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Deportation disgrace

A developmentally disabled U.S. citizen was mistakenly shipped off to Tijuana. He hasn't been seen since.

June 16, 2007

THERE ARE THOSE who argue that police should cooperate more aggressively with immigration officials, that cops should be the front line in spotting people here illegally and expediting their removal from this country. To those advocates, we commend the case of Pedro Guzman, a 29-year-old developmentally disabled man born in Los Angeles and deported by mistake last month.

Arrested for trespassing at an airplane junkyard, Guzman was questioned while in the custody of the Los Angeles Sheriff's Department and, perhaps because of his disability, mistaken for an illegal immigrant. He was turned over to immigration authorities, who deported him to Tijuana. He then promptly disappeared. Despite their frantic attempts to find him, Guzman's family has not heard from him since May 11. What that means is that Guzman's trespass has earned him a sentence of banishment and disappearance, a fate common in third-rate dictatorships but abhorred in civilized nations. And the federal government's response has been to evade responsibility and to refuse the family's pleas for help.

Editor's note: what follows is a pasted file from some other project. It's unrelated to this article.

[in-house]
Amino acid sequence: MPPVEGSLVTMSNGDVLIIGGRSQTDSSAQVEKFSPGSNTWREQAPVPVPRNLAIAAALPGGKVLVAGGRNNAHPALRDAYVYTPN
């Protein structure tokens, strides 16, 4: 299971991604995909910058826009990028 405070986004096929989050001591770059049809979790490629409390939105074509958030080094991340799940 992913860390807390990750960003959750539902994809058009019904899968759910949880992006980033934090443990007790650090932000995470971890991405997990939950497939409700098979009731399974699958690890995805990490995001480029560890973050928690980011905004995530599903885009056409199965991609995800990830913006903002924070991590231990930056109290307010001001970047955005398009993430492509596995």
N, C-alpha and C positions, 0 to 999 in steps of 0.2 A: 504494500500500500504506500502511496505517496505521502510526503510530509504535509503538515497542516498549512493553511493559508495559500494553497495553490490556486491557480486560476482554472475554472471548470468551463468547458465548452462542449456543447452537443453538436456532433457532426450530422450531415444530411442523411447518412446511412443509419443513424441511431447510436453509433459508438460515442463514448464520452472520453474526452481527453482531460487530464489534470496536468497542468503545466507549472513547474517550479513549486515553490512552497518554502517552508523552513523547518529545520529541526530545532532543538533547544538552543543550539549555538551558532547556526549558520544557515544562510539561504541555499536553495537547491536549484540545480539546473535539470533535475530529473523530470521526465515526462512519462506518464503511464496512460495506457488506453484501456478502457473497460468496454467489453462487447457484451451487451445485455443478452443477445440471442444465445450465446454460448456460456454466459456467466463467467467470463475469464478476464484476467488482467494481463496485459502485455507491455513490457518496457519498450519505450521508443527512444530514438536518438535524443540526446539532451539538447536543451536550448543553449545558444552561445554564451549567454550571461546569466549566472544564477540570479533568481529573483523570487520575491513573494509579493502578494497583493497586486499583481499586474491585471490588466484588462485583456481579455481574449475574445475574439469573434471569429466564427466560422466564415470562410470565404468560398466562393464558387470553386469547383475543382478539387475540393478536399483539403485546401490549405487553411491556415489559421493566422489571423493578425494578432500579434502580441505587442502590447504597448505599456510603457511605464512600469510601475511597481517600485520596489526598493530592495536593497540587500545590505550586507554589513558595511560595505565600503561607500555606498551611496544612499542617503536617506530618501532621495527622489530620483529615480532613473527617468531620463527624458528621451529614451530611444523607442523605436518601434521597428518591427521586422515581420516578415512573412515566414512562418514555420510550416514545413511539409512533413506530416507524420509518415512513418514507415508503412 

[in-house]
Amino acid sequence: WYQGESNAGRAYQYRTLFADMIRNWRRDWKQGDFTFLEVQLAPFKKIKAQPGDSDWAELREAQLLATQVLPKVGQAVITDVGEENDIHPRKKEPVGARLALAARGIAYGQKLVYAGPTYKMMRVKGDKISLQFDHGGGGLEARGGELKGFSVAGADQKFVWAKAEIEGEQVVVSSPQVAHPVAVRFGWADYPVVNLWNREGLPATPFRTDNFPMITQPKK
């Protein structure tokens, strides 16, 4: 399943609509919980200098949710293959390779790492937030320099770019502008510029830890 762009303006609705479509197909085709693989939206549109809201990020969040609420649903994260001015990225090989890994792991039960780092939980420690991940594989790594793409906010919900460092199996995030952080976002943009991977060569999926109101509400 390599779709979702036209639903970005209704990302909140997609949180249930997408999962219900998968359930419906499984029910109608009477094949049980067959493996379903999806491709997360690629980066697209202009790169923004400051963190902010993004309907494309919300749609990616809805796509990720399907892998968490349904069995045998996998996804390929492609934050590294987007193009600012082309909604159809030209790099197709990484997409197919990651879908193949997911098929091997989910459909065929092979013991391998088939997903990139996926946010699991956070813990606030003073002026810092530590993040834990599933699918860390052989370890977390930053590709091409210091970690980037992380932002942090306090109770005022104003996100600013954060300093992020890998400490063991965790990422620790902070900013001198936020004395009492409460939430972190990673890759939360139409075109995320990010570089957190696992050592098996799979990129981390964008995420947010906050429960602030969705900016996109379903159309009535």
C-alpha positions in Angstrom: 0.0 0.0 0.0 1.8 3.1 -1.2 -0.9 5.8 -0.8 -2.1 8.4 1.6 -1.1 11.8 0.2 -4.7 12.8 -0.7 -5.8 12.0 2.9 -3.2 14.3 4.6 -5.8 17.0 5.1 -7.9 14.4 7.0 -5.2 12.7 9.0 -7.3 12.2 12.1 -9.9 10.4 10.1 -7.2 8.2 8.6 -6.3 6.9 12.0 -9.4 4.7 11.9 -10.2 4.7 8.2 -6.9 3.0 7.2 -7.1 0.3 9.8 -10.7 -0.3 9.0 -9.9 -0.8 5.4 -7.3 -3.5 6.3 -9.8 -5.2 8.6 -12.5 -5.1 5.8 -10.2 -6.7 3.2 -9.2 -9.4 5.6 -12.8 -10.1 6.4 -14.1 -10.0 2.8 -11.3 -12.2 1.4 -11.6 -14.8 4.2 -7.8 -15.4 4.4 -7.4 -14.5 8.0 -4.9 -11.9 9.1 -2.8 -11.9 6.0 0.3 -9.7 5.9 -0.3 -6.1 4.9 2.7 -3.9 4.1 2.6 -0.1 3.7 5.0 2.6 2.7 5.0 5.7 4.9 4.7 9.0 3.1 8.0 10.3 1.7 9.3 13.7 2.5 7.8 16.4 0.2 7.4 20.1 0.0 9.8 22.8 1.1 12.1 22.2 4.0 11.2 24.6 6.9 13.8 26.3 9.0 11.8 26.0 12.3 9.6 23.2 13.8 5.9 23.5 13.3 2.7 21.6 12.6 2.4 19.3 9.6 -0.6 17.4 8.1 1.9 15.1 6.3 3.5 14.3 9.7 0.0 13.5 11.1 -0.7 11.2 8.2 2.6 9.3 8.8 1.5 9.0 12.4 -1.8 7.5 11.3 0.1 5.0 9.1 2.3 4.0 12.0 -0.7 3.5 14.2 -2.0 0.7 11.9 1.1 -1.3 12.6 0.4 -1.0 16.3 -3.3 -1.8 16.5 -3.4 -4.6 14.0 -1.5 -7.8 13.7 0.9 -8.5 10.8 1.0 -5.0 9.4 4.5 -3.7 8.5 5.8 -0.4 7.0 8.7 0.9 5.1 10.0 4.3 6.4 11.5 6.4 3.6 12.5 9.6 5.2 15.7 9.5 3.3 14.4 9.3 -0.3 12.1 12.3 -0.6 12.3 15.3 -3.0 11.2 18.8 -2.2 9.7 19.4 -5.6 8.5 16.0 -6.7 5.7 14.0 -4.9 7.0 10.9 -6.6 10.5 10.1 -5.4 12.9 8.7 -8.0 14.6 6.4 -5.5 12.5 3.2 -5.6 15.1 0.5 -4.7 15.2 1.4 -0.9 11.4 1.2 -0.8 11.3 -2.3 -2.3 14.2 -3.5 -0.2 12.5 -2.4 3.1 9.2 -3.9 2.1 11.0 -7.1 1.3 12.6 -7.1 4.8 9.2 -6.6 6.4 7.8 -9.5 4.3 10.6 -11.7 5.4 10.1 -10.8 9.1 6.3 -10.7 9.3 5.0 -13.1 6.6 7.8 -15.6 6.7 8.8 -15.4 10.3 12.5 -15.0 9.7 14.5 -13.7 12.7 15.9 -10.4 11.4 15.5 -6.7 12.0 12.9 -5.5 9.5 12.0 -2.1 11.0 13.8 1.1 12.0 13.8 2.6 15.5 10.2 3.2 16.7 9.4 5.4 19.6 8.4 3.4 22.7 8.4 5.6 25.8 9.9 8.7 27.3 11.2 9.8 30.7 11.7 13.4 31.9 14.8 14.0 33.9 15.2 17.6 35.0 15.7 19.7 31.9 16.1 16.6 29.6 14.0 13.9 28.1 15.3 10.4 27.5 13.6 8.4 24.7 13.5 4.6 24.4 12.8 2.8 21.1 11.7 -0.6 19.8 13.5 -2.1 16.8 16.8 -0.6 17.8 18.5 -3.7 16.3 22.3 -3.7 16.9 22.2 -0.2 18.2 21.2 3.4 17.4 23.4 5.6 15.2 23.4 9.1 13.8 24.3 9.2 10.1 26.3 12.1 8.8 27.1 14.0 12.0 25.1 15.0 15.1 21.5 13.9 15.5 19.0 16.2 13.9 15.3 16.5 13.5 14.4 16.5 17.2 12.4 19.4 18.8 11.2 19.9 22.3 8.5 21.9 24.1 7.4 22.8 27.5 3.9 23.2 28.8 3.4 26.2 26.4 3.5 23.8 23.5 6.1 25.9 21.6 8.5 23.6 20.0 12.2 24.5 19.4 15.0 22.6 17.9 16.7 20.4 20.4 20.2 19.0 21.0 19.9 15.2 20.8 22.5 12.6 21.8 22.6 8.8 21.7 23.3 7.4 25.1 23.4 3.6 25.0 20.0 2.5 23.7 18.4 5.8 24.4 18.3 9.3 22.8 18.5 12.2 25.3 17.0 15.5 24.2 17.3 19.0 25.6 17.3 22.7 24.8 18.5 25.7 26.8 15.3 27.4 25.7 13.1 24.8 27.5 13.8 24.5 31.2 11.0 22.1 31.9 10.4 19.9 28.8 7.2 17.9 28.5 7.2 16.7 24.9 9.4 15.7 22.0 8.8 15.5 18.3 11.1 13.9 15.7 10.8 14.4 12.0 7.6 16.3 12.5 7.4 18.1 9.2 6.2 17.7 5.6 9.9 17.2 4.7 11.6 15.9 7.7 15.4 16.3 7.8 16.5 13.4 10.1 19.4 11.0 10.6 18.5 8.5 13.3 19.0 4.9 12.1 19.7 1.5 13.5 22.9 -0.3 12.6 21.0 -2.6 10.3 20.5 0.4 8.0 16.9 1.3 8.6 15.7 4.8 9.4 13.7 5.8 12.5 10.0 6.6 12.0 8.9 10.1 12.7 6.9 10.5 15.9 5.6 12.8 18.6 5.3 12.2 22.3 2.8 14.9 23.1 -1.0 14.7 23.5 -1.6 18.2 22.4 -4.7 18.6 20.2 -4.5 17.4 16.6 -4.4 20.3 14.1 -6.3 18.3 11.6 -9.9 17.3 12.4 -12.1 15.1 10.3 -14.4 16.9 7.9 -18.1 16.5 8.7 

Thankfully, not all law-and-order enthusiasts want police to take the lead on immigration enforcement. LAPD Chief William J. Bratton, no slouch on crime-fighting, warns that turning police into immigration monitors would take them away from more serious duties and discourage immigrants from reporting crime. Under his leadership, the LAPD has maintained its long-standing practice of ignoring immigration status and treating witnesses, victims and suspects as, well, witnesses, victims and suspects -- irrespective of what brought them to this country and city.

Would that Pedro Guzman had been accorded the same decency.

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